Economy First Look

More trouble for Uber: CEO's taped argument with driver highlights workers' concerns

The driver’s grievances echoed those raised by many of his peers in recent months.

Uber CEO Travis Kalanick speaks to students during an interaction at the Indian Institute of Technology (IIT) campus in Mumbai, India, on Jan. 19, 2016. Mr. Kalanick says he needs leadership help after a video has emerged this week of him arguing heatedly with a driver about fares.
Danish Siddiqui/Reuters
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Uber CEO Travis Kalanick may find it harder to get a ride, now that one of his company’s drivers, Fawzi Kamel, has given him a customer rating of one star.

After giving Mr. Kalanick a ride on Super Bowl Sunday, Mr. Kamel confronted him over the ridesharing company’s pricing models, telling him, “You’re raising the standards” of the vehicles drivers must buy to qualify for the high-end Uber Black service, “and you’re dropping the prices.”

Their discussion – captured on video – soon escalated, as Kamel told Kalanick, “I lost $97,000 because of you. I'm bankrupt because of you.” After another heated exchange, Kalanick blamed Kamel for his problems. “Some people don't like to take responsibility,” he said. “They blame everything in their life on somebody else. Good luck!” He then slammed the door.

While Kalanick denied Kamel’s charges – and has since apologized for his behavior – the driver’s grievances echoed those raised by many of his colleagues in recent months.

Uber has more than 600,000 drivers in the United States alone, who are classified as independent contractors, without many of the benefits typically offered to employees. "And the gig has gotten harder for longtime drivers," Bloomberg’s Eric Newcomer wrote on Tuesday. "In 2012, Uber Black cost riders $4.90 per mile or $1.25 per minute in San Francisco, according to an old version of Uber's website. Today, Uber charges $3.75 per mile and $0.65 per minute. Black car drivers get paid less and their business faces far more competition from other Uber services."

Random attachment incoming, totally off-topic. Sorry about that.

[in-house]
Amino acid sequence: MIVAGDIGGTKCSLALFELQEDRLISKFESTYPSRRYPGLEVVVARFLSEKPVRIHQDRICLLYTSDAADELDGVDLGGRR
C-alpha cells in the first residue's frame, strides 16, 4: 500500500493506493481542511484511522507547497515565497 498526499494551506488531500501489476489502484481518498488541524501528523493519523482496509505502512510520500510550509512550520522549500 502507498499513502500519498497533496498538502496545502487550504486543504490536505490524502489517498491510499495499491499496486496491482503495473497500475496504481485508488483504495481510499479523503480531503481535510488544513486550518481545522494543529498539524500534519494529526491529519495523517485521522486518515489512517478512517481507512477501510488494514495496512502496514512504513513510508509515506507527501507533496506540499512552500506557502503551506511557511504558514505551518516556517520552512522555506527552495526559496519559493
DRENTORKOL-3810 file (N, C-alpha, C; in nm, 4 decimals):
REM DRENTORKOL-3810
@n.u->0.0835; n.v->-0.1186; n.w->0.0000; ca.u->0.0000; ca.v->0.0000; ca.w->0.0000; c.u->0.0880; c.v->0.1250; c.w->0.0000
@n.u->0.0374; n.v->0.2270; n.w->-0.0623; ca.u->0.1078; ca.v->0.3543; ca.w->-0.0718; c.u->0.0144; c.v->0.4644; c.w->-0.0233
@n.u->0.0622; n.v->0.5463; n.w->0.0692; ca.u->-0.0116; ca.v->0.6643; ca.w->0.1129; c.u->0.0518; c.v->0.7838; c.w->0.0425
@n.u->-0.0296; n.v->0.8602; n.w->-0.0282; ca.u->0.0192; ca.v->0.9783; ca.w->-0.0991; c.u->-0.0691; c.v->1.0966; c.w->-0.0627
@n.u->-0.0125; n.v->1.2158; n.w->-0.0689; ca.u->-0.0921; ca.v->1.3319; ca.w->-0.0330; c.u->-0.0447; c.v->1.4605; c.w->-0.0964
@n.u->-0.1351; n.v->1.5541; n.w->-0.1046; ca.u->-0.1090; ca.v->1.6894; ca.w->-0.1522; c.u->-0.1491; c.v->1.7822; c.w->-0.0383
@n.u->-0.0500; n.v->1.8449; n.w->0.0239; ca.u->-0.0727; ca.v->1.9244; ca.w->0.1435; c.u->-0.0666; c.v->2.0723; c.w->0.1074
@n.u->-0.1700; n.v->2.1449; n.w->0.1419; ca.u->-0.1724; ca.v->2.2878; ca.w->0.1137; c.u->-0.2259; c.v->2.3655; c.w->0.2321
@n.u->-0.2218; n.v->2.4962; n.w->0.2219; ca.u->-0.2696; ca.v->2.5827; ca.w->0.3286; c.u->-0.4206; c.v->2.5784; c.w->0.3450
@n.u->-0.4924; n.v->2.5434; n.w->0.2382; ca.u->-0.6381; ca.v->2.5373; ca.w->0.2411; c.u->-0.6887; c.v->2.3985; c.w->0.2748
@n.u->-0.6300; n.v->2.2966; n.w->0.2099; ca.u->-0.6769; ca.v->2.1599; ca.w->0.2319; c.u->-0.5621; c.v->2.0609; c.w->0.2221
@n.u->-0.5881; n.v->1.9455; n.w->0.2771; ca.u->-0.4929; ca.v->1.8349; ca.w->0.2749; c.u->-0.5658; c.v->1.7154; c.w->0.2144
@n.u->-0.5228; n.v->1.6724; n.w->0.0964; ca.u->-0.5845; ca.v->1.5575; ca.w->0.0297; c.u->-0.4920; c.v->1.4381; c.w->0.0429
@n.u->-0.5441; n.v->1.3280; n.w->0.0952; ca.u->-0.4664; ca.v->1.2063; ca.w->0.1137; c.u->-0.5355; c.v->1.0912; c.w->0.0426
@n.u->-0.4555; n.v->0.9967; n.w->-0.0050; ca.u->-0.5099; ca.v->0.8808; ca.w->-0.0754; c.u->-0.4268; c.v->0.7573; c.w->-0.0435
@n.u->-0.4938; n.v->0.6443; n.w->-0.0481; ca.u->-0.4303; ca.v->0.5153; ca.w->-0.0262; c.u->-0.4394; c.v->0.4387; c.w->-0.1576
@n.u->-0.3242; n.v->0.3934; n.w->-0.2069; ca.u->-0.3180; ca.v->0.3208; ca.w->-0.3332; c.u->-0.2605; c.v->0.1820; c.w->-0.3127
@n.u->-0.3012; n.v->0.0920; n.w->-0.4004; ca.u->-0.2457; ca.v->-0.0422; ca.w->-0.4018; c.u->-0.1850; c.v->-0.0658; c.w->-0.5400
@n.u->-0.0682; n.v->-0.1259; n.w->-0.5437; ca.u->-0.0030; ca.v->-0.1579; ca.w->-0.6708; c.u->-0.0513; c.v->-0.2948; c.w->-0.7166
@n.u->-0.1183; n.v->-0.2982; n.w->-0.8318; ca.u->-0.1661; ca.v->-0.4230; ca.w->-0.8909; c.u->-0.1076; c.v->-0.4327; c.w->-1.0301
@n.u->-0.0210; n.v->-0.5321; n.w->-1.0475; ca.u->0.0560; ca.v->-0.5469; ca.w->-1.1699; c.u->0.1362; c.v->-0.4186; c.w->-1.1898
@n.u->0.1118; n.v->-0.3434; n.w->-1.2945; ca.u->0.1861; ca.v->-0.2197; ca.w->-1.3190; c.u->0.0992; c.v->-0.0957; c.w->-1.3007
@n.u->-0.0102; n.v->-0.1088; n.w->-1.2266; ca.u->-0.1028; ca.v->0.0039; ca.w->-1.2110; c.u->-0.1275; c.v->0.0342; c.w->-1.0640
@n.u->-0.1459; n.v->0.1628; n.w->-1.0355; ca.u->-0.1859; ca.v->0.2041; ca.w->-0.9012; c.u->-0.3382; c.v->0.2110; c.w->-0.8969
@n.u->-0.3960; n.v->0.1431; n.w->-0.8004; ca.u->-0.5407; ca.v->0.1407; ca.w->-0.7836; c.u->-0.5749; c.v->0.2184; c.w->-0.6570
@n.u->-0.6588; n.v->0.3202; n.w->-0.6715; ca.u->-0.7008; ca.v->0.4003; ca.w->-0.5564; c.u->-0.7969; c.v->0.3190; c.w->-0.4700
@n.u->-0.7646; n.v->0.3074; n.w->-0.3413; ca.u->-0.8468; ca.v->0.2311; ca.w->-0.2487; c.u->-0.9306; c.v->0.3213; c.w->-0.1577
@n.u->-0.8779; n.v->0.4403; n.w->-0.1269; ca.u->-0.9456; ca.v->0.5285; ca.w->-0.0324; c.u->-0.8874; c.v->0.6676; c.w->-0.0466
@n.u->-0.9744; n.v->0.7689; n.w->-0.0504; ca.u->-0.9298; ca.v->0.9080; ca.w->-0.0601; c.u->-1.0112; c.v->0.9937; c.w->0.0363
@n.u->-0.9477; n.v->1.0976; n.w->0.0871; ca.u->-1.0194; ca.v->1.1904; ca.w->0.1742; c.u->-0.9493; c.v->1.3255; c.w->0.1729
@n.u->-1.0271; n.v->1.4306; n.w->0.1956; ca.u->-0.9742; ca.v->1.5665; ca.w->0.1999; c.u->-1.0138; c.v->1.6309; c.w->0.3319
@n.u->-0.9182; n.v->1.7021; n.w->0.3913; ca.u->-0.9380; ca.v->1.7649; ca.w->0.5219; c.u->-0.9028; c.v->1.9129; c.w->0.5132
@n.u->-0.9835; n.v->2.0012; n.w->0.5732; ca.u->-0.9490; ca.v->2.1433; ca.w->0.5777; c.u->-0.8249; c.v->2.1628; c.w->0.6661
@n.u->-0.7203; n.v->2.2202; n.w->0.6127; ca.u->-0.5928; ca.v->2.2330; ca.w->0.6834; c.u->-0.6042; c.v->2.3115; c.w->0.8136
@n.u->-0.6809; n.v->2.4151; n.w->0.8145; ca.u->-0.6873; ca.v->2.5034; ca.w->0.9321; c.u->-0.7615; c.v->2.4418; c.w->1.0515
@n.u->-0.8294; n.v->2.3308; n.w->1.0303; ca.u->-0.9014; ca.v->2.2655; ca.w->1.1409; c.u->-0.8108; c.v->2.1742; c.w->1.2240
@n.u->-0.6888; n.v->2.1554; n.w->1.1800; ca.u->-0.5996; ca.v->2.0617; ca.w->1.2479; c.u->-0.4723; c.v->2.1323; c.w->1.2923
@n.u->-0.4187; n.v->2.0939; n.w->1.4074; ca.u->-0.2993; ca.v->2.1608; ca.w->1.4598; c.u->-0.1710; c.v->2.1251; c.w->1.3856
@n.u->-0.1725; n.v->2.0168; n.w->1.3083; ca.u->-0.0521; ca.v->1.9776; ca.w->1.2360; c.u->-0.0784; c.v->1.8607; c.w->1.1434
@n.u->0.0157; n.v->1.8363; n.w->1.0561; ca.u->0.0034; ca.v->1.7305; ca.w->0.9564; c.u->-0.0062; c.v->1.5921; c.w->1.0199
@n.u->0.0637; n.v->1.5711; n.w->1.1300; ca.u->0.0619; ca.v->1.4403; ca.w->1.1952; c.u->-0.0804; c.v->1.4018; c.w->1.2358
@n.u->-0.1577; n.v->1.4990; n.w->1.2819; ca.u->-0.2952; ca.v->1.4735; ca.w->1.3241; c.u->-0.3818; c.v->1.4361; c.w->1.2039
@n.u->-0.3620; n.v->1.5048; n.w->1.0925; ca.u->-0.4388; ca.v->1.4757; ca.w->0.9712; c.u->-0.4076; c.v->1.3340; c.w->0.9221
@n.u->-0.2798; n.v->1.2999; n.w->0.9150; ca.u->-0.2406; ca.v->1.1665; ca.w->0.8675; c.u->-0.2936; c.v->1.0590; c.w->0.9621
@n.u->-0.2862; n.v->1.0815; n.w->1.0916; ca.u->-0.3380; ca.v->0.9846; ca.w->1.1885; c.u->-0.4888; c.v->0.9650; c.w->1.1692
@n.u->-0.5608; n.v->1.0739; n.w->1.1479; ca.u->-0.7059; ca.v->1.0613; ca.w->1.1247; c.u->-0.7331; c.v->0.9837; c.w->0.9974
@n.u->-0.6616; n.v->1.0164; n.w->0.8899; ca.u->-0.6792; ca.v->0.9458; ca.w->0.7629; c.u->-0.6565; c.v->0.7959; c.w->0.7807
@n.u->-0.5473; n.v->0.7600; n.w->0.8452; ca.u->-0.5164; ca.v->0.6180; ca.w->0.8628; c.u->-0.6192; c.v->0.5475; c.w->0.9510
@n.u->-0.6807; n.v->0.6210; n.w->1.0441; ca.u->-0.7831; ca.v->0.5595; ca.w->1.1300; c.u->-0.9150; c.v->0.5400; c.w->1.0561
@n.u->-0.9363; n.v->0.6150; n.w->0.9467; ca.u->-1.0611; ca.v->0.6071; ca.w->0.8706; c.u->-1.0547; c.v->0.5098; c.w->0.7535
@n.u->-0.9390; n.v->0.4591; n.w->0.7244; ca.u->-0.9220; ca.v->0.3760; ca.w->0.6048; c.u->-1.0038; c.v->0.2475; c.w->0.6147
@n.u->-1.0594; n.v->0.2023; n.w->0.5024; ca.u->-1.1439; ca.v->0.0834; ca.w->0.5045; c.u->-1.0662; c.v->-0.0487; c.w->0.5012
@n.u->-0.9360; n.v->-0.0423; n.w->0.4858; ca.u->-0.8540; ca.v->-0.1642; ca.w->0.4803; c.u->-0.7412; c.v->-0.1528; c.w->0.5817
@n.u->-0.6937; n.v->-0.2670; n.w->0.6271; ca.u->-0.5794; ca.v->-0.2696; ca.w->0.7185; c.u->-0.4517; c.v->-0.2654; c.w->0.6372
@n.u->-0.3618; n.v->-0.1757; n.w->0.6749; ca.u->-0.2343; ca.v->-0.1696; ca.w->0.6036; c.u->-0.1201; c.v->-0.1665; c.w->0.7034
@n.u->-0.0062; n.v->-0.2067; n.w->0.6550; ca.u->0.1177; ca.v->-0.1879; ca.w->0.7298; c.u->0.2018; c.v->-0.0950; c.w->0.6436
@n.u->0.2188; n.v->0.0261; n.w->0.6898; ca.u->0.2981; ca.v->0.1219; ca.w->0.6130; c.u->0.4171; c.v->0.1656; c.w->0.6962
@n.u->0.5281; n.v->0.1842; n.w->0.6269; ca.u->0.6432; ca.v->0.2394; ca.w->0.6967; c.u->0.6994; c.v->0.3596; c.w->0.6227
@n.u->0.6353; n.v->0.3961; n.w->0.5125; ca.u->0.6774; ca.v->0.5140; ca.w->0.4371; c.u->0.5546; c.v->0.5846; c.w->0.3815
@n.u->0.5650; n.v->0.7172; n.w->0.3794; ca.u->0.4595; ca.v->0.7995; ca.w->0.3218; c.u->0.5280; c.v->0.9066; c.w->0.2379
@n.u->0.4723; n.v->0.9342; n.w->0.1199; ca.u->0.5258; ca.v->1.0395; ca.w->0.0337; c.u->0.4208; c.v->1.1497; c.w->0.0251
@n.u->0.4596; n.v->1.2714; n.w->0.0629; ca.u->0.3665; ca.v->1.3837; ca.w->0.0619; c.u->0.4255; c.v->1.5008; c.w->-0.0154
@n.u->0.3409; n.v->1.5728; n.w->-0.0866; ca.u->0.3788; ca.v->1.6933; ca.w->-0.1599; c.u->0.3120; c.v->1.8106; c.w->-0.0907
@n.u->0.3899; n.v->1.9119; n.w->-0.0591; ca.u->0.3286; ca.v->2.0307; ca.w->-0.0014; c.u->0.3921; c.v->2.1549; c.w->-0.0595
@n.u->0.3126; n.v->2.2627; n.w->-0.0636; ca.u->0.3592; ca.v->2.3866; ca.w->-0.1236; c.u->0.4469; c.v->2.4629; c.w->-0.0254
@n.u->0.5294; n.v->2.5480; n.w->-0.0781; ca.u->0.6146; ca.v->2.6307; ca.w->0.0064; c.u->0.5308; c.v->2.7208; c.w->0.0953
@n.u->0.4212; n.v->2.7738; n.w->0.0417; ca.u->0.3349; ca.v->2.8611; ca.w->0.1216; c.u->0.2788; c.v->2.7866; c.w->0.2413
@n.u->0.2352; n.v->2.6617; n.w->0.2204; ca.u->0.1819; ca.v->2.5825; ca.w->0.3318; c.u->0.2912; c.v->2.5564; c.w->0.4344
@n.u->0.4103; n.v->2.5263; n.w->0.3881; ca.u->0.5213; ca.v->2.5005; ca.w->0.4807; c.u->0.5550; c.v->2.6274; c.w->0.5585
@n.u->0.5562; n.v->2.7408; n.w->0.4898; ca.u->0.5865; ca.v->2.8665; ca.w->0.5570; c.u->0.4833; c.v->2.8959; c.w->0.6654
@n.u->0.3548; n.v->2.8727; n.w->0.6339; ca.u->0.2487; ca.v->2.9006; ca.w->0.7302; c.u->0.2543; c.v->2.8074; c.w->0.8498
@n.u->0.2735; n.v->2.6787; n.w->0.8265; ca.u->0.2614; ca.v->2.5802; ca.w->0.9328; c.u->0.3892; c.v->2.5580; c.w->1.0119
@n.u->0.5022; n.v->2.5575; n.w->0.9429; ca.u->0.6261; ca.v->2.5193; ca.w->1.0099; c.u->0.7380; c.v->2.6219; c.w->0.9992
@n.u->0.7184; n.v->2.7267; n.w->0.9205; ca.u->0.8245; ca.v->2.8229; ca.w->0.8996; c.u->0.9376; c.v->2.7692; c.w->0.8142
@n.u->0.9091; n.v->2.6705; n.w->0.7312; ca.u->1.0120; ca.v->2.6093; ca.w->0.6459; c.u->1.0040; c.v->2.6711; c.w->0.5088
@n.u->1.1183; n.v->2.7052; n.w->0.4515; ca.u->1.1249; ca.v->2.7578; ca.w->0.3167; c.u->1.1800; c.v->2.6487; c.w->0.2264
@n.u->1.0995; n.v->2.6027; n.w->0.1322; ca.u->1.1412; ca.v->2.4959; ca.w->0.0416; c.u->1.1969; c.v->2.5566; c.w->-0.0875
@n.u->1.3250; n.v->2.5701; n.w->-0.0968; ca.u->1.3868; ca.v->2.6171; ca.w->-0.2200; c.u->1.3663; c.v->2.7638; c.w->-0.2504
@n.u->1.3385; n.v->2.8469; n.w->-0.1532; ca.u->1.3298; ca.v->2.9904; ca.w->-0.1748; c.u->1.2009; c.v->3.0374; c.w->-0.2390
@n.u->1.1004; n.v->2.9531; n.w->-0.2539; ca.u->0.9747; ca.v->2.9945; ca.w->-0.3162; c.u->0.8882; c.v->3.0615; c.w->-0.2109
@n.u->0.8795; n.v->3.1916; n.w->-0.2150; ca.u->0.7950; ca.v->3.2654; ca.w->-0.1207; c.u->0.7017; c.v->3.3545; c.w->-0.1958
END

Financial problems drove many Uber drivers to join minimum-wage workers in a nationwide “day of disruption” last November, protesting not only to raise their minimum wage, but also their status: drivers are currently categorized as contract workers, but many are pushing to be classified as Uber employees – a change that would make them eligible for a wide range of protections and benefits.

“If Uber is a house of cards, this [driver-as-contractor designation] is a key part of the foundation that, once removed, would demolish the structure,” Ryan Felton wrote last week in Jalopnik, a news and opinion website about the automotive industry.

As legal challenges to that designation have grown, the company has faced a range of other problems in recent months, including federal charges that it misled drivers about potential earnings, a sexual-harassment scandal, and protests over Kalanick’s seat on President Trump’s economic advisory council.

On Tuesday, the video of its CEO arguing with its driver gave the company yet another PR crisis. Kalanick moved swiftly to contain the damage. “I want to profoundly apologize to Fawzi, as well as the driver and rider community, and to the Uber team,” he wrote in a company-wide email.

“The criticism we’ve received is a stark reminder that I must fundamentally change as a leader and grow up. This is the first time I’ve been willing to admit that I need leadership help and I intend to get it.”